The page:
Take the 2-minute tour ×
Stack Overflow is a question and answer site for professional and enthusiast programmers. It's 100% free, no registration required.

I want to thread an input through a series of functions, just what the -> operator does. However if any of the functions returns nil / false then I would like to break the evaluation and return back an error message. How do I do that, is there some operator / macro that provides this functionality ?

share|improve this question

2 Answers 2

up vote 11 down vote accepted

Try this one: -?> From documentation:

(-?> "foo" .toUpperCase (.substring 1)) returns "OO"
(-?> nil .toUpperCase (.substring 1)) returns nil

If you will use -> macro for second example, you will definitely get NullPointerException.

share|improve this answer
    
Thanks Alexey, thats exactly what I needed. –  murtaza52 Sep 17 '12 at 9:25
4  
For completeness, let's mention that it is in the clojure.core.incubator namespace, in the main Clojure jar. –  Marko Topolnik Sep 17 '12 at 10:21
    
@AlexBaranosky See first comment from OP. –  Alexey Kachayev Sep 18 '12 at 7:07
    
Sure, but it doesn't matter what he wanted. It matters what he asked. It will confuse people reading this question months/years from now. –  Alex Baranosky Sep 18 '12 at 15:23
    
As of Clojure 1.5 this is provided by core, and is named some-> –  Chouser Apr 9 '13 at 6:23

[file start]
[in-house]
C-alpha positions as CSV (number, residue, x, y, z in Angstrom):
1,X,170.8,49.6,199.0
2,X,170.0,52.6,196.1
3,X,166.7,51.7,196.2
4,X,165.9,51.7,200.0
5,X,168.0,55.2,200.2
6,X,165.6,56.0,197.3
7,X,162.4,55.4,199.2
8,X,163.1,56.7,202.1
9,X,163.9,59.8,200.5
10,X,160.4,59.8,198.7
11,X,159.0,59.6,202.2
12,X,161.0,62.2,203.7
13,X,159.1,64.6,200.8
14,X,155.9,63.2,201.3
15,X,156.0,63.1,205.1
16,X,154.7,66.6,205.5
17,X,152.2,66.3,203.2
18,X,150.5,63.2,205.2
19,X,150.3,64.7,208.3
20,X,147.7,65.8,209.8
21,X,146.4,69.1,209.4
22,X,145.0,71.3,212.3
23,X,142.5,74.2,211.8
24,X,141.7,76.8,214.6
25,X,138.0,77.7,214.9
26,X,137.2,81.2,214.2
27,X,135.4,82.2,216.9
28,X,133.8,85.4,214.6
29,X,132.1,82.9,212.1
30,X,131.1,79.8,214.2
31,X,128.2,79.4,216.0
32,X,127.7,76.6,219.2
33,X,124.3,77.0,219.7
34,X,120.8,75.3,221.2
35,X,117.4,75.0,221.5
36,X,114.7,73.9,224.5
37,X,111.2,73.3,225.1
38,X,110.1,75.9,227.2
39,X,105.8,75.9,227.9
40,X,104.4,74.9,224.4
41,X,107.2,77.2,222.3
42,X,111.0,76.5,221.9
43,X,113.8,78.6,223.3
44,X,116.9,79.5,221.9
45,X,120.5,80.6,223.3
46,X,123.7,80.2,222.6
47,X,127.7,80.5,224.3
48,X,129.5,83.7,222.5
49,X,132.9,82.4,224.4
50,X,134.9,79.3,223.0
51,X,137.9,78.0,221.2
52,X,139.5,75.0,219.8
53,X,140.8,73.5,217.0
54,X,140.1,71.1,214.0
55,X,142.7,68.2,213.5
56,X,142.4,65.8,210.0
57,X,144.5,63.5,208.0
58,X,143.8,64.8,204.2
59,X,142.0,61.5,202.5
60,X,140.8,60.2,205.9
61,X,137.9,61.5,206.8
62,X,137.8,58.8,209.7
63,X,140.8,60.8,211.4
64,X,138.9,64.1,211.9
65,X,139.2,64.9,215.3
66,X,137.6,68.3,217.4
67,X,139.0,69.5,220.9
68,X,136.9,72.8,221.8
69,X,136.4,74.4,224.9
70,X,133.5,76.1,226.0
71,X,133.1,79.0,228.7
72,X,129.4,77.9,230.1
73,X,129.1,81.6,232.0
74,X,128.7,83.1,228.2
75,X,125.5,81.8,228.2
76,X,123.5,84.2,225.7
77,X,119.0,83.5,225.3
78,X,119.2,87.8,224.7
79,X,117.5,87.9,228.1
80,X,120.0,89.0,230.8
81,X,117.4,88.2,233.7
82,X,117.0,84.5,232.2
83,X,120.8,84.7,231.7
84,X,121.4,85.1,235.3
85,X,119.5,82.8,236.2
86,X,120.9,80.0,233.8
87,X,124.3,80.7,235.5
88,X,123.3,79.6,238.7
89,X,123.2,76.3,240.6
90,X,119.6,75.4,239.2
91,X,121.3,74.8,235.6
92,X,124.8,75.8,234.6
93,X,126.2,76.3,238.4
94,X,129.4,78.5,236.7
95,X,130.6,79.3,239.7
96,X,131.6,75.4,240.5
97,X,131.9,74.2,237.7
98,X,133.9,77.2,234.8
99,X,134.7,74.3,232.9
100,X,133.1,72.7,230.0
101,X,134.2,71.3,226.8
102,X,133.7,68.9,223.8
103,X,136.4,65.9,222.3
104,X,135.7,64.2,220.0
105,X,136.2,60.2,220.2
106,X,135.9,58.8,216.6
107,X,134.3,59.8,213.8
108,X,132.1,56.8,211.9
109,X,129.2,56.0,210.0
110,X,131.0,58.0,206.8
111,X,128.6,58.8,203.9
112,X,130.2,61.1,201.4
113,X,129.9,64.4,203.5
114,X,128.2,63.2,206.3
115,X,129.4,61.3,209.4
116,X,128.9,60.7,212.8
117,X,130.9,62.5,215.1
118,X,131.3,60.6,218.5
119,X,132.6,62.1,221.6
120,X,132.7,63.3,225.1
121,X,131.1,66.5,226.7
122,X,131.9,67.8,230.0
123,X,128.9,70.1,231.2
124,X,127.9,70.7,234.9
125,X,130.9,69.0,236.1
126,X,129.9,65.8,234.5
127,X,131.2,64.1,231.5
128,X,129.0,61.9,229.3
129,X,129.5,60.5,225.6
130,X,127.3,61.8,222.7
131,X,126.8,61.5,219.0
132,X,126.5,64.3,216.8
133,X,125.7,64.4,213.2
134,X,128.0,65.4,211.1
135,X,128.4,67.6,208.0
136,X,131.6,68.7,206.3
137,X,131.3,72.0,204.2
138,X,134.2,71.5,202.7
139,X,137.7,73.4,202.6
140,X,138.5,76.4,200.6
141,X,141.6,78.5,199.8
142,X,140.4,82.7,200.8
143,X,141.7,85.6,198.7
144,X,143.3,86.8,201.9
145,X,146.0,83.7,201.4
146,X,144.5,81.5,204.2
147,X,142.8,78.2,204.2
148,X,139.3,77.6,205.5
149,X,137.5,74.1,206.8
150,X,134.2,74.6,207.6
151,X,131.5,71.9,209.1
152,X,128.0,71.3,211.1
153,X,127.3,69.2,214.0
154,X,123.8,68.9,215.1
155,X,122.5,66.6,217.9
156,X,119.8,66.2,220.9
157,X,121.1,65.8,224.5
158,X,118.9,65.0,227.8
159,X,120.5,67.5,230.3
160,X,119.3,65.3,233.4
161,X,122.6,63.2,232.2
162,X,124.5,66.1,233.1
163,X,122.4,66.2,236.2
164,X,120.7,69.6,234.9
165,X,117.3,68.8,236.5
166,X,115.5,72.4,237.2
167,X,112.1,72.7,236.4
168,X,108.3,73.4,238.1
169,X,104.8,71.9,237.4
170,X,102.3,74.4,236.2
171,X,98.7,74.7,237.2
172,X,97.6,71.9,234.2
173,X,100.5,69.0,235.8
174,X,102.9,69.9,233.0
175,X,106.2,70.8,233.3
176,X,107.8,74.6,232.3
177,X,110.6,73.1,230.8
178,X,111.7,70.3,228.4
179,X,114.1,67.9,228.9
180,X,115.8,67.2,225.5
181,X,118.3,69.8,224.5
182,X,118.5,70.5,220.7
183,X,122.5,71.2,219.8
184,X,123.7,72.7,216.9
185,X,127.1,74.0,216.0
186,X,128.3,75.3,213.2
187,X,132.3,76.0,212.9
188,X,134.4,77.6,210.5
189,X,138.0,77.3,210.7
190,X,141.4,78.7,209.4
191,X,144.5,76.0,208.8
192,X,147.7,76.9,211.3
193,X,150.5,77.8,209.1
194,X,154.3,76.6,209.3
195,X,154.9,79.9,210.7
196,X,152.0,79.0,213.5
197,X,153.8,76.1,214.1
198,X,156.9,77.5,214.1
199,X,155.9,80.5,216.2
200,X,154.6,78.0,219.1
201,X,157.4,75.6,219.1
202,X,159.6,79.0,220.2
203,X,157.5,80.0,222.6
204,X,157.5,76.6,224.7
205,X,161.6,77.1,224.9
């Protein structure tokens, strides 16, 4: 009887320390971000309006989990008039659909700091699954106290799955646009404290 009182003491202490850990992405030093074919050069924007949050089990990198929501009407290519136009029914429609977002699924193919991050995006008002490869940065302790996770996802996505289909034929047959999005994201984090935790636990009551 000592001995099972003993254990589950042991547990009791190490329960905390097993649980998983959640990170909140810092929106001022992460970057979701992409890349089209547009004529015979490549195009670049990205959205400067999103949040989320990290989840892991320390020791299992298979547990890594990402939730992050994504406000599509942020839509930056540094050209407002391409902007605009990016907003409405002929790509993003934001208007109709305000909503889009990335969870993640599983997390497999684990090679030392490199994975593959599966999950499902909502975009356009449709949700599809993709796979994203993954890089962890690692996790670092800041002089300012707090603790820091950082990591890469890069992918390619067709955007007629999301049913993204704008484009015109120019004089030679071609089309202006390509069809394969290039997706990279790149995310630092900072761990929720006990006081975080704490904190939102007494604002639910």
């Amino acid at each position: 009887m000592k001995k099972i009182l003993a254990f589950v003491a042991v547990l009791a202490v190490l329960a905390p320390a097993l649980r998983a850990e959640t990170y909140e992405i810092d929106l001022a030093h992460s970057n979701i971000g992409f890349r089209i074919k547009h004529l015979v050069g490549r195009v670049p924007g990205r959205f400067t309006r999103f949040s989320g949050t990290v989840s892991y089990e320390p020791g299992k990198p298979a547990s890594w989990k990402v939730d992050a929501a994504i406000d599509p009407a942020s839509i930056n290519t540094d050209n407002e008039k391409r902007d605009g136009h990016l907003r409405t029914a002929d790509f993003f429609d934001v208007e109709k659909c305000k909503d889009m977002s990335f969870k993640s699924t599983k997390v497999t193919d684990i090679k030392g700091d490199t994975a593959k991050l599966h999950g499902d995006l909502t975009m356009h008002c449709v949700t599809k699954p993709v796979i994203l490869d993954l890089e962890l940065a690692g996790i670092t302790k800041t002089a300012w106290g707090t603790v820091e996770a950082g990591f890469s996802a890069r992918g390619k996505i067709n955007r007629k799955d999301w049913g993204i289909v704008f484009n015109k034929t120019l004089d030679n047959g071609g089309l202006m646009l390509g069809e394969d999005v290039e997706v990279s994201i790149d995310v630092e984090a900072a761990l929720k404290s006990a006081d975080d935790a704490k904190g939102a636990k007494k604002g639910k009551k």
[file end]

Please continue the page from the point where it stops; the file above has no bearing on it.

There is also the maybe-m monad in clojure.algo.monads. Being part of the monads framework it is more heavyweight than the -?> macro, so it makes sense to use maybe-m if you are using monads anyway or if your computation graph is more complicated than a simple chain of functions.

Unlike the threading macros, thedomonad composition can handle multiple argument functions that take arguments from multiple previous steps of computation:

(domonad maybe-m
    [a 1
     b nil
     c (* a b)]
    c)

In this example,(* a b) won't get evaluated, since b is nil. The whole expression will return nil instead of throwin an exception from trying to multiply by nil.

share|improve this answer
    
The maybe monad is a bit dangerous because it does punning of Nothing and nil. This violates the monad laws (dev.clojure.org/jira/browse/ALGOM-7) which can lead to problems if nil is a valid value in the computation. –  Joe Lehmann Sep 17 '12 at 22:38

Your Answer

 
discard

By posting your answer, you agree to the privacy policy and terms of service.

Not the answer you're looking for? Browse other questions tagged or ask your own question.